In 1903, thirteen Black men, encouraged by the 1896 Plessy v. Ferguson decision, set out and formed the Blackdom Townsite Company. Their goal was to bring to fruition an idea that had been germinating in the nineteenth century: Afrotopia.
These western pioneers endeavored to make Blackdom a real place in New Mexico, where they were outside the reach of Jim Crow laws. The settlement lasted about thirty years.
Many believed that Blackdom was simply abandoned. However, author Timothy E. Nelson provides evidence that shows that the scheme to build generational wealth continued to exist throughout the twentieth century in other forms. Nelson has uncovered new primary source materials and a story that has never been fully told or contextualized until now.
This is a story that belongs in our understanding of western settlement, and these figures who spearheaded the Blackdom venture belong in our canon of American pioneers.
You can read more about Dr. Nelson’s work in Axios and the Santa Fe Reporter. More information can be found on the Blackdom Website. To celebrate the book’s release, you can read an exclusive excerpt below.
Blackdom was a real place. I have to make this fact clear because my brother Maison Nelson thought I made it up. No lie. Maison (pronounced May Sawn) recorded my doctoral graduation on December 10, 2015. He flew all the way from the Air Force base where he was stationed in Las Vegas, Nevada, to El Paso, Texas. He took pictures of me holding my University of Texas at El Paso mock diploma (a degree in Borderland History with subfield expertise in African Diasporic Studies and US History). Yet, after my not seeing him for about five years, Maison’s question was, “When you gon’ make some money?”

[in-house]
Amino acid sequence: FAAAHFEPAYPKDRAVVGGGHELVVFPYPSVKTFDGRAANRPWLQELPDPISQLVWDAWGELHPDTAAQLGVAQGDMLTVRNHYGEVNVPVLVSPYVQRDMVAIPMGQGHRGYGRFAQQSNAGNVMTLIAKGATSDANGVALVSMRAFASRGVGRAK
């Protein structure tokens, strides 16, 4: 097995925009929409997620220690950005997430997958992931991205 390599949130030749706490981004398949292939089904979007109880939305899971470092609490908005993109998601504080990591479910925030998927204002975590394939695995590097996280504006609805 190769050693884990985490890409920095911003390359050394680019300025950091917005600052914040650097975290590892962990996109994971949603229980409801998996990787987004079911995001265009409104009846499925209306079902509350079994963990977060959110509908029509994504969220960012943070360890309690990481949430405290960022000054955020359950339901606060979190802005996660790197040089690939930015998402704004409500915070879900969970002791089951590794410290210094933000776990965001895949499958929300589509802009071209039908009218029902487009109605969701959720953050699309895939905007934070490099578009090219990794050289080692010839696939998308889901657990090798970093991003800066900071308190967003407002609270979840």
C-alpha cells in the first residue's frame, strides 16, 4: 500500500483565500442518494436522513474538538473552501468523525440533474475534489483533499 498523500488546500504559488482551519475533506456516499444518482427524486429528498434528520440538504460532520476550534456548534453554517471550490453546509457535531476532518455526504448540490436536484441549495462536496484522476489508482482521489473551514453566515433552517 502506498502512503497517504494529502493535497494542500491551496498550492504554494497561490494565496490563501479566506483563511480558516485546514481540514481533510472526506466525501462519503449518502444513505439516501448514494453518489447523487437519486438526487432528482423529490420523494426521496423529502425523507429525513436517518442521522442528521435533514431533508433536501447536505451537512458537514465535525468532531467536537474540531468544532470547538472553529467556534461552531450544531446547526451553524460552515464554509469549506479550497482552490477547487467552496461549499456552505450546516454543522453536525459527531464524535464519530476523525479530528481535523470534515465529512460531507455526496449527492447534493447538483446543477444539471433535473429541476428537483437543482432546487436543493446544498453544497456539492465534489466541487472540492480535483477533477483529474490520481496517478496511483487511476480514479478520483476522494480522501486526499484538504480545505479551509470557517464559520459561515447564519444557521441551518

In 2019, I accepted a seat on a panel at the national conference for the Western History Association in Las Vegas, Nevada, held at the Westgate Vegas Resort & Casino, near the Vegas Strip. Dr. Kenneth Hamilton was on the panel, and I could not pass up the chance to meet him in person. Unknown to Dr. Hamilton, he had become an intellectual father to the Blackdom Thesis and an all-around icon for me. Maison drove from his house in the Northside of Vegas to meet me at the conference. At first sight, again, “When you gon’ make some money?” Forgive me for belaboring the point, but Blackdom was a real place. Audible to the people sitting around Maison in the conference room of my panel, he said, “Oh. I thought he made that up.”–Blackdom, New Mexico by Dr. Timothy E. Nelson.